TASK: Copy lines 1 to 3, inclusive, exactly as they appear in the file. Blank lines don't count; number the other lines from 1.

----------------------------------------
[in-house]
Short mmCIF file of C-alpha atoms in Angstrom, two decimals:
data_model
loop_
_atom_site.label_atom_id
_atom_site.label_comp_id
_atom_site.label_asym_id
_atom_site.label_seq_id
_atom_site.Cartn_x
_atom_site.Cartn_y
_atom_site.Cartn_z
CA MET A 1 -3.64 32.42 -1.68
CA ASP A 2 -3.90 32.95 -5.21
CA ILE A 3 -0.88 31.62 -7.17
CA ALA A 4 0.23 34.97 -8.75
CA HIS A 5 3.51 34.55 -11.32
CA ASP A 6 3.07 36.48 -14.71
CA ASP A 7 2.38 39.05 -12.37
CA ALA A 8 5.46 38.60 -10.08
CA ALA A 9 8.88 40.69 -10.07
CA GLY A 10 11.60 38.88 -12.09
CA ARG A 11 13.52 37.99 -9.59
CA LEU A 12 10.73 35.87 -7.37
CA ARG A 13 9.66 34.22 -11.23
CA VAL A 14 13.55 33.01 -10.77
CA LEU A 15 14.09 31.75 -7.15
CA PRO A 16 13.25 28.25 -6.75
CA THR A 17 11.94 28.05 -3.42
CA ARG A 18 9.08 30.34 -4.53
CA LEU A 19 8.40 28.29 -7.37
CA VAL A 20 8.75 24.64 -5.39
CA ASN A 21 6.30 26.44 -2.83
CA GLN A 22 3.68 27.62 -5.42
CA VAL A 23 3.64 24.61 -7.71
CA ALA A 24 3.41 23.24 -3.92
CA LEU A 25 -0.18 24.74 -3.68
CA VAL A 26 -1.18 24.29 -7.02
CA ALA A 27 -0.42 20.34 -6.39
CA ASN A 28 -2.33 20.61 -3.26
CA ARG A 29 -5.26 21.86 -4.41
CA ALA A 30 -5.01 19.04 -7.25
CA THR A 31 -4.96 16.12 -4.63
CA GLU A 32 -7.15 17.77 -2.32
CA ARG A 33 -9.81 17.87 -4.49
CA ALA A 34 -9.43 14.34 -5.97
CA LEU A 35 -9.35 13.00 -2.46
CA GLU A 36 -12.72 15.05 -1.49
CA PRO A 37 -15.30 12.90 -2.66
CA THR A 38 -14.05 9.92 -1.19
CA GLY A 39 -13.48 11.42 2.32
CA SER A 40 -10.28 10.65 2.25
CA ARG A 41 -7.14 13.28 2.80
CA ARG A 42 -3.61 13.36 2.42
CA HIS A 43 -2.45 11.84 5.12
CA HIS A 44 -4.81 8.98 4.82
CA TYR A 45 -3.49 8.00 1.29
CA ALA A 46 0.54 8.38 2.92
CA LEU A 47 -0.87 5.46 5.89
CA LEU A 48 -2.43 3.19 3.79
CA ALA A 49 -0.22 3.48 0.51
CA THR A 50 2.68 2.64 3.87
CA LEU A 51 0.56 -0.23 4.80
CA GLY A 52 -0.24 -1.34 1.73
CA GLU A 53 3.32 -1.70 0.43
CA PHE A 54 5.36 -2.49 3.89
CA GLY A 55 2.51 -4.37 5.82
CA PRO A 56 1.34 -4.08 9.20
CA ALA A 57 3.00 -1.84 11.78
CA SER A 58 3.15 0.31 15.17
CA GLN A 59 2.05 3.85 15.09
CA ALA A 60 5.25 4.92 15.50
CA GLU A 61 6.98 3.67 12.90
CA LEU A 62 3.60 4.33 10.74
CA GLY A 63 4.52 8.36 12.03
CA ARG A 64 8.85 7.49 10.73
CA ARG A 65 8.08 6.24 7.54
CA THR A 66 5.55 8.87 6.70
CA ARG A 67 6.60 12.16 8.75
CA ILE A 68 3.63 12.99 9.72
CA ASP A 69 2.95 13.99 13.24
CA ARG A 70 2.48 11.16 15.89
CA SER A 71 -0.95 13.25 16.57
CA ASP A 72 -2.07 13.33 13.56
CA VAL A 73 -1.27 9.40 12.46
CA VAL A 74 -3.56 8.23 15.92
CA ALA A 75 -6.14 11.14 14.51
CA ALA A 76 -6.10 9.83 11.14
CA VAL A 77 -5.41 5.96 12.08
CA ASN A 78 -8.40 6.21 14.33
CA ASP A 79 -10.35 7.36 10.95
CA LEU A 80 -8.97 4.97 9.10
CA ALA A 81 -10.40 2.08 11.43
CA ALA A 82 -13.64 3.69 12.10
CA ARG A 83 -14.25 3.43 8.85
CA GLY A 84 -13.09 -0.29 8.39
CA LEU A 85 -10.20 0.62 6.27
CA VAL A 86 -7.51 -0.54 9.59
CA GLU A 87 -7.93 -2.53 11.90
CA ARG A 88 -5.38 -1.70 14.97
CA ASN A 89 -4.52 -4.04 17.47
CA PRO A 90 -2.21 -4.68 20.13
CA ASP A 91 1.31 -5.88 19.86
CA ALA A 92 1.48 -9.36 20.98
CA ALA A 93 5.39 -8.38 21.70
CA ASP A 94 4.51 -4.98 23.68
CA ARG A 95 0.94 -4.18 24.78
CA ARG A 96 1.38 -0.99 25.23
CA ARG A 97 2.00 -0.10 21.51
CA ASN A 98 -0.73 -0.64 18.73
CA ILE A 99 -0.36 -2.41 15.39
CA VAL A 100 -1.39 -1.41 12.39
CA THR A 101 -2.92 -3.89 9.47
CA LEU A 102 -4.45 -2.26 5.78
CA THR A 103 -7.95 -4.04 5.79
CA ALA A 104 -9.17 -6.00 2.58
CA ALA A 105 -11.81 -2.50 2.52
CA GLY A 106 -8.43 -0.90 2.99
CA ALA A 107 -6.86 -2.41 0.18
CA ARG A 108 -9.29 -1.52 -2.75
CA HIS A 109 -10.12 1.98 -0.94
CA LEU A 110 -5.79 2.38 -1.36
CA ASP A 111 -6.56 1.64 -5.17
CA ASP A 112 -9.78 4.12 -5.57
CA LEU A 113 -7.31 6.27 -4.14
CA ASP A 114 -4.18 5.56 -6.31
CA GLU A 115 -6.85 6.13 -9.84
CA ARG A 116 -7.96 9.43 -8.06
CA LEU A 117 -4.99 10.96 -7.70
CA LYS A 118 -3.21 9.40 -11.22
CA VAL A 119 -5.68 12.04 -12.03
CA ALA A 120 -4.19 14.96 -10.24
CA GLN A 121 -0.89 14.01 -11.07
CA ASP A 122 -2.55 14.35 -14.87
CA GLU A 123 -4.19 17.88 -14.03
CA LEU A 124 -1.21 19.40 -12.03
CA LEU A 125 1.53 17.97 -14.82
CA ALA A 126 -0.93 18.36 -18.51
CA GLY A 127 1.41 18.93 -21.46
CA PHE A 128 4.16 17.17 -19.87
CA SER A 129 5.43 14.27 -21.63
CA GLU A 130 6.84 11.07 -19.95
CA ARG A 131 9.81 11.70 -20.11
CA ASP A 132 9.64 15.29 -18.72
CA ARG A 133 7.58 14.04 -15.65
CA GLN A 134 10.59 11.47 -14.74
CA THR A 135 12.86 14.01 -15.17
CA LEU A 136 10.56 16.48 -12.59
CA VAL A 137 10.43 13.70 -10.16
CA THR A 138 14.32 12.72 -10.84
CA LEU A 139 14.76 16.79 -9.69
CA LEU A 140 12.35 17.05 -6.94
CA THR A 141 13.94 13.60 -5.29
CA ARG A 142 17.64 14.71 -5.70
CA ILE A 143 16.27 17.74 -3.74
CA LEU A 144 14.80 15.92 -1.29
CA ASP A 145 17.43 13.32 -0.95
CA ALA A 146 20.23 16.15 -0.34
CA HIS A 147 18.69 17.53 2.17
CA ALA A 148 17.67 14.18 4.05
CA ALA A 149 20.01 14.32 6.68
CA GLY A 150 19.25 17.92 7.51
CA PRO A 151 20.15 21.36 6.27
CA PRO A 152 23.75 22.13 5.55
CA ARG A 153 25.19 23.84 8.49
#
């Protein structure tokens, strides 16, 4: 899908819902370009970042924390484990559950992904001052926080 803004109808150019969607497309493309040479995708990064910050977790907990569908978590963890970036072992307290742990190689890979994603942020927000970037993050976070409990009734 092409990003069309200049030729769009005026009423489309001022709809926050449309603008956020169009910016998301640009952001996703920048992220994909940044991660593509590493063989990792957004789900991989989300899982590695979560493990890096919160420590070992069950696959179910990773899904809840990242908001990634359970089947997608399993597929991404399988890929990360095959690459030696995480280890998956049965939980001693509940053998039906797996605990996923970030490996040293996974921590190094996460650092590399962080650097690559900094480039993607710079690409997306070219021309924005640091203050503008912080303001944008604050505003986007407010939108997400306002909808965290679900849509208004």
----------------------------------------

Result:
[in-house]
Short mmCIF file of C-alpha atoms in Angstrom, two decimals:
data_model